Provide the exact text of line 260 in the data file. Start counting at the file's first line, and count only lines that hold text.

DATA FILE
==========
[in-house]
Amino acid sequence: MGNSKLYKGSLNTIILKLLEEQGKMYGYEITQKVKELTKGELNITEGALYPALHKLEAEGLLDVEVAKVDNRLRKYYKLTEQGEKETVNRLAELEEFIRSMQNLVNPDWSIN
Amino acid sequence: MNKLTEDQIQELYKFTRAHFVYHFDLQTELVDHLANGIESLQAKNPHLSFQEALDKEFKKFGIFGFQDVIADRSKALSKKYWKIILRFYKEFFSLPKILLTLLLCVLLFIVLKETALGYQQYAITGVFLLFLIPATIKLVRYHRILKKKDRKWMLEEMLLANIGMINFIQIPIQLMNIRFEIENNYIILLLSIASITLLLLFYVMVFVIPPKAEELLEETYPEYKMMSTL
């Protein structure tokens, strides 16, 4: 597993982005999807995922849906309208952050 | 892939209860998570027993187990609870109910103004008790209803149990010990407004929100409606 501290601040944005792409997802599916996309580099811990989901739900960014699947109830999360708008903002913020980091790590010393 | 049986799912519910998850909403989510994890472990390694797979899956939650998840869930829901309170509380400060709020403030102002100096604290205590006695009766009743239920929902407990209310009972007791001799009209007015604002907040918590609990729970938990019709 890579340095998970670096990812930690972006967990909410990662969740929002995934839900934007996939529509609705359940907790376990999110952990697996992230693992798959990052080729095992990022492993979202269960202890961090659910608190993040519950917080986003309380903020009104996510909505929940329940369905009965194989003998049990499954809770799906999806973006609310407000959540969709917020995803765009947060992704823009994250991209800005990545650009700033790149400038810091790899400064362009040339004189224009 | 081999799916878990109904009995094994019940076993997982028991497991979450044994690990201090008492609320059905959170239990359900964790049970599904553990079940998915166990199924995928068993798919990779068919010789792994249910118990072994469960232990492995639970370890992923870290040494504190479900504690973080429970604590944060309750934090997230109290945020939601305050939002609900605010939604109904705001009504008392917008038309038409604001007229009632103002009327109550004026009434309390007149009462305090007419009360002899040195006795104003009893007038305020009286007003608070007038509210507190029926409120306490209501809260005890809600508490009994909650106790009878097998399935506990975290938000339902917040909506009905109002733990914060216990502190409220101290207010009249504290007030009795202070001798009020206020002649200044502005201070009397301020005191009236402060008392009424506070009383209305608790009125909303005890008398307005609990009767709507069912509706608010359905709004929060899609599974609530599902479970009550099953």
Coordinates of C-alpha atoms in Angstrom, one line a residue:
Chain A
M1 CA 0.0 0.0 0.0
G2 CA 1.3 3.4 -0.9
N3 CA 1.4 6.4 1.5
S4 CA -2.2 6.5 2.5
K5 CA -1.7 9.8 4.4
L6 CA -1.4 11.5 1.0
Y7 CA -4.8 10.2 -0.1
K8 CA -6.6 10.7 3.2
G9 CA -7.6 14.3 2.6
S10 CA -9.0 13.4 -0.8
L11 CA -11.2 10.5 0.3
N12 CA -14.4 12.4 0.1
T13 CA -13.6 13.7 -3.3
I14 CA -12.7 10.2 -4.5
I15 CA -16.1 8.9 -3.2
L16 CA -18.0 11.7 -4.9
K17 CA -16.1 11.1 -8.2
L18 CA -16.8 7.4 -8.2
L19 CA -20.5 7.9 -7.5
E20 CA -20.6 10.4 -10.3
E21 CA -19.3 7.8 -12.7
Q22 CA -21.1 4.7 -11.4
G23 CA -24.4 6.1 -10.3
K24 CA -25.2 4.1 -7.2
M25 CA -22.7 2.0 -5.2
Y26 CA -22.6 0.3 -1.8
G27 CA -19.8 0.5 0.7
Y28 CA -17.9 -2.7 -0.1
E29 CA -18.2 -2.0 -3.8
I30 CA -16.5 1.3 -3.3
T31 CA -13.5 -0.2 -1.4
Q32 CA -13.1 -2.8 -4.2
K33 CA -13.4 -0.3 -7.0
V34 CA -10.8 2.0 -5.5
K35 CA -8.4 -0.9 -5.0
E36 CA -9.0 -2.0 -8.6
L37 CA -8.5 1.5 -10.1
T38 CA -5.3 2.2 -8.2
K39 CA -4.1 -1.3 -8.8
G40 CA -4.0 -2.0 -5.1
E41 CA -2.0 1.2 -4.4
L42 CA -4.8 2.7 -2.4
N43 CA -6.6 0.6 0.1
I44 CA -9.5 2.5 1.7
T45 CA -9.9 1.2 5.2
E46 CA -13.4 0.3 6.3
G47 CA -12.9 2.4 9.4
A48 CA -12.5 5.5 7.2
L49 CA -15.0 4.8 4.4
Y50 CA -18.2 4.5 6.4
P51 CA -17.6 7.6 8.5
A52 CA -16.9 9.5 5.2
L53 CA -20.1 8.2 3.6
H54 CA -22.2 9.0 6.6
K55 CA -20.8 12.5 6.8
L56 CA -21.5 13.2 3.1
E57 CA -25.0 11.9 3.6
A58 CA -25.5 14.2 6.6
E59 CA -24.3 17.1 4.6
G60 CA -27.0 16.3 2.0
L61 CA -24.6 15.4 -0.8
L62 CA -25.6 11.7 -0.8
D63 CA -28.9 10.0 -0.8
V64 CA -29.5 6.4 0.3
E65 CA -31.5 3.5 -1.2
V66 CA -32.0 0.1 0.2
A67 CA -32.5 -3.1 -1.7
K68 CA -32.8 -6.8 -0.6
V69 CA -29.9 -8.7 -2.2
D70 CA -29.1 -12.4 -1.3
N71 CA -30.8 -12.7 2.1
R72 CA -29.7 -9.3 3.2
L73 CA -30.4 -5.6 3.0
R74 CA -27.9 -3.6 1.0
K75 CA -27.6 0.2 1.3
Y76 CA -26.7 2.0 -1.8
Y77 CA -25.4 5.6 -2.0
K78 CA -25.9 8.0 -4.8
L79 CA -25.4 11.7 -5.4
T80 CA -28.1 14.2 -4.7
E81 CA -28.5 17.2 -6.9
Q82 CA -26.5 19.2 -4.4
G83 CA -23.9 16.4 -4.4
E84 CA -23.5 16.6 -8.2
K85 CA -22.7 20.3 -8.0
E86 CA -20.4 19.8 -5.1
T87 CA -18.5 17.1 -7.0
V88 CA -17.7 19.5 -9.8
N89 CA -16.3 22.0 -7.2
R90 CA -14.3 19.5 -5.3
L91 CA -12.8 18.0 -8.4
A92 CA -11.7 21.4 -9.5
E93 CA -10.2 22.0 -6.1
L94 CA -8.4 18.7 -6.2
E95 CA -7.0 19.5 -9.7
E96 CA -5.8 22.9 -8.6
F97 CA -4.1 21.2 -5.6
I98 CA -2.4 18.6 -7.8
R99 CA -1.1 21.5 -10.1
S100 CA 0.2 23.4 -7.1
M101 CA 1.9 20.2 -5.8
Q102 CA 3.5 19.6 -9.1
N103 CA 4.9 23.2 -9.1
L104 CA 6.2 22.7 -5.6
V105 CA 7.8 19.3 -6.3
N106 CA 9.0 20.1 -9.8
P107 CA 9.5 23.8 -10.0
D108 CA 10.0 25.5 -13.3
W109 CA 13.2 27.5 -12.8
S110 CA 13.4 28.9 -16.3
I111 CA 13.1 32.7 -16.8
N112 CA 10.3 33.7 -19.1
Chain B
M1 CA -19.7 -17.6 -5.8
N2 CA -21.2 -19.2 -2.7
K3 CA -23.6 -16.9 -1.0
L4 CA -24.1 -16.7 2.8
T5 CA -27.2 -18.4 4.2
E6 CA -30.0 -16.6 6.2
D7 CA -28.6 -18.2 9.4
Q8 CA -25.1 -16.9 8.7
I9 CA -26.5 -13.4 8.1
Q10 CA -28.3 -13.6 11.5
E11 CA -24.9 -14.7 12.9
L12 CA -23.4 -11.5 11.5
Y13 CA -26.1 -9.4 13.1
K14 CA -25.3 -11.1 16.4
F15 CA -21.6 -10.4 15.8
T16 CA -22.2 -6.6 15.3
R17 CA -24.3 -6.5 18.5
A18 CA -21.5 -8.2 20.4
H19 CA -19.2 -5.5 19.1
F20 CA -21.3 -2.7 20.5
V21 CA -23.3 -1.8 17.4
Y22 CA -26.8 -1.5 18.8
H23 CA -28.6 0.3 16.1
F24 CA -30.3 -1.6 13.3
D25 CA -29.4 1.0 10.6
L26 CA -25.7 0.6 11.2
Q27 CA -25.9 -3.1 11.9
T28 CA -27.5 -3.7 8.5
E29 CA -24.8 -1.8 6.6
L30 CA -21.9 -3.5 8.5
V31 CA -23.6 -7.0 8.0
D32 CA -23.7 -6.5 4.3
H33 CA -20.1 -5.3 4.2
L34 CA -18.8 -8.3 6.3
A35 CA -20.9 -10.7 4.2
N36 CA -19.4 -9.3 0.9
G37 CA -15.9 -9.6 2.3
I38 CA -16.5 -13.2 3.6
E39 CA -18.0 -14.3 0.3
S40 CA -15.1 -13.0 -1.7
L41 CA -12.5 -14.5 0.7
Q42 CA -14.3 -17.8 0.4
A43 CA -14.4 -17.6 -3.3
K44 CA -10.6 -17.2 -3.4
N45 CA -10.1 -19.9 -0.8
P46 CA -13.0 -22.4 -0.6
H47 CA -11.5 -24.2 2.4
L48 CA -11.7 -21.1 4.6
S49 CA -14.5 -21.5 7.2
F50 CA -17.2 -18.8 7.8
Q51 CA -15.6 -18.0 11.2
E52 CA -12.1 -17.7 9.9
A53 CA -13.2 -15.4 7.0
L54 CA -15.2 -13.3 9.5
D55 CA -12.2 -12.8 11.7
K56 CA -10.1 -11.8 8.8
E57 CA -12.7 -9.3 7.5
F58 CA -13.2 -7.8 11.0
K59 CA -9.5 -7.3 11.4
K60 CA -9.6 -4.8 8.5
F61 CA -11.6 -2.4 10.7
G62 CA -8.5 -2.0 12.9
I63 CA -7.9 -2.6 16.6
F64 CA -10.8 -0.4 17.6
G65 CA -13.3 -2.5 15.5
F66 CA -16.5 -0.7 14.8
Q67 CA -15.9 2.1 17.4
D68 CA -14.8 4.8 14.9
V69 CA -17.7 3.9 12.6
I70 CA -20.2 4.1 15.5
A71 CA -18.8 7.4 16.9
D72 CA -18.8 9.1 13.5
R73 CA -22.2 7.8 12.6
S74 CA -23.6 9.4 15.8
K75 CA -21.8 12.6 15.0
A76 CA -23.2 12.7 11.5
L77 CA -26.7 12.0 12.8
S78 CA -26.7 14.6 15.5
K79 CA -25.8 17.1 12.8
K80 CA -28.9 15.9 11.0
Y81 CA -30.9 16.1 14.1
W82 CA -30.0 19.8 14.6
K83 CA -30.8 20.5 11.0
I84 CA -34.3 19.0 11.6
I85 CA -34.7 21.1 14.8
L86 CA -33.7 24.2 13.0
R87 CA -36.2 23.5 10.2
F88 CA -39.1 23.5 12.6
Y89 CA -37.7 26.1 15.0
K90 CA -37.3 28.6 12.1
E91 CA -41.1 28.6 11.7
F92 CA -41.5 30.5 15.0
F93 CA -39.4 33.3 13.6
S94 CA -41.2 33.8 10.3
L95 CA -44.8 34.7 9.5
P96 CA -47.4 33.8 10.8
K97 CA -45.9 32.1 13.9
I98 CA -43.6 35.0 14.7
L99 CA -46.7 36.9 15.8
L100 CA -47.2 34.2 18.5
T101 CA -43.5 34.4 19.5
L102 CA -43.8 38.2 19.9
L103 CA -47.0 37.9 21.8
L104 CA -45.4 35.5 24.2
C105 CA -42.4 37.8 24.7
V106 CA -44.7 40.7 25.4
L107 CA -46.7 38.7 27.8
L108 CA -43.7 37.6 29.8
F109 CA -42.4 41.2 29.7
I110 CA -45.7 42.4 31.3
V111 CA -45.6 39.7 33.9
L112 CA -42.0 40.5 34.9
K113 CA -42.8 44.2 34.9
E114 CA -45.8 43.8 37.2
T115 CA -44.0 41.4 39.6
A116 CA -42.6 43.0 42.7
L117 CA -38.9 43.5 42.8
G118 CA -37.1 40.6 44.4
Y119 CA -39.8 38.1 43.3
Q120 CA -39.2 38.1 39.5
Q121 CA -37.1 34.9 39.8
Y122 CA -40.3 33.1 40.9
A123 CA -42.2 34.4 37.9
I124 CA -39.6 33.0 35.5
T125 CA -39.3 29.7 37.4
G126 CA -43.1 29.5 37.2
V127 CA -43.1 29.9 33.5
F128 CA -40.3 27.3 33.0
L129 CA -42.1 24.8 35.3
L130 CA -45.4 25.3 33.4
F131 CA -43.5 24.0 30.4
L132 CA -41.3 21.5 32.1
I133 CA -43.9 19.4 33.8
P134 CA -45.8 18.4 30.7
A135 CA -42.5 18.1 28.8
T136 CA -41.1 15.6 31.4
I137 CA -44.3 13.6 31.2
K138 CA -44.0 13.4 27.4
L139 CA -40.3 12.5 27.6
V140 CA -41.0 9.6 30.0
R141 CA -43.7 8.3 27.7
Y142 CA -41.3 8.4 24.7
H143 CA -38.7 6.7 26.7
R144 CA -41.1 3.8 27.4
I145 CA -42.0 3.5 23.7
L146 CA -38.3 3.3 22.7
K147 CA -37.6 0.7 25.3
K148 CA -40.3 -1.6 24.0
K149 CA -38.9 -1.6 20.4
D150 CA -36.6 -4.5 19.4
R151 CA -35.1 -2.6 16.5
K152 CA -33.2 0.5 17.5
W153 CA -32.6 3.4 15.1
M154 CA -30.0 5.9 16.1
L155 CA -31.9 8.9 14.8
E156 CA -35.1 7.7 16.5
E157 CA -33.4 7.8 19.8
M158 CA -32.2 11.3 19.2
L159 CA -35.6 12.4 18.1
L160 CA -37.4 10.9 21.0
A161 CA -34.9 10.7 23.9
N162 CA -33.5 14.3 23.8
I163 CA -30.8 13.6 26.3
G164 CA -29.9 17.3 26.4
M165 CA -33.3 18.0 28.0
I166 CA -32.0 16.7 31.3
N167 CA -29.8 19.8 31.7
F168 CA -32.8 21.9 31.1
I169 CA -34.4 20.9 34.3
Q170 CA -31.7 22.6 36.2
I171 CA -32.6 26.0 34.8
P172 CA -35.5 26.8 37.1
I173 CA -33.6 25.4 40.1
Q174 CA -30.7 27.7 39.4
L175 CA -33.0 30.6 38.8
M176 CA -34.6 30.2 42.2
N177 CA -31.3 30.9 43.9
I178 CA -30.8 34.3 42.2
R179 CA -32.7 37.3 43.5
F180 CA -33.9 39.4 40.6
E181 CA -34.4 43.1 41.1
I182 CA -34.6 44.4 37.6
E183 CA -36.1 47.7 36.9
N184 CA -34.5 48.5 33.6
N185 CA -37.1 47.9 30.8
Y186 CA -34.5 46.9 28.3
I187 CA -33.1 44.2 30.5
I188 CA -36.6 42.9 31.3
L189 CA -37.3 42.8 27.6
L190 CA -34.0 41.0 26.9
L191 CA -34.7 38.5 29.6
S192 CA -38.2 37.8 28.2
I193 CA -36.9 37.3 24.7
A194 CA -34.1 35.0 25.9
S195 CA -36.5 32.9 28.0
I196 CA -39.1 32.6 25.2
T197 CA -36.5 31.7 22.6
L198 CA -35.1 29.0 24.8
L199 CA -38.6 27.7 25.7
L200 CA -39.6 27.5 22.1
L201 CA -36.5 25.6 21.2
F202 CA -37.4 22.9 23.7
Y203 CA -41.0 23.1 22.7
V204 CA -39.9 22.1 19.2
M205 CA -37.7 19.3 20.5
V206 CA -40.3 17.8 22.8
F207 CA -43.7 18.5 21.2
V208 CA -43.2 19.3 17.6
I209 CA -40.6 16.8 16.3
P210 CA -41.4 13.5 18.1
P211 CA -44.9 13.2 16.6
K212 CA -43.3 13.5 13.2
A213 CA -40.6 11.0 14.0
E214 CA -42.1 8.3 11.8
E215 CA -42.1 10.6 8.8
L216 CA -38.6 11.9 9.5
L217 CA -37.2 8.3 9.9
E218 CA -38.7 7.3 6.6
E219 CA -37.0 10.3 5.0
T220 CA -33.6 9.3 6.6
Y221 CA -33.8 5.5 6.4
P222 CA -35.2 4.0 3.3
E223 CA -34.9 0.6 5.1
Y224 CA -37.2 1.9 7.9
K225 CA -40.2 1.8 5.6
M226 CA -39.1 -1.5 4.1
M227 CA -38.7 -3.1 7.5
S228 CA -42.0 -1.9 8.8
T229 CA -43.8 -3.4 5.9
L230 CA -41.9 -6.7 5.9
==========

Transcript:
R141 CA -43.7 8.3 27.7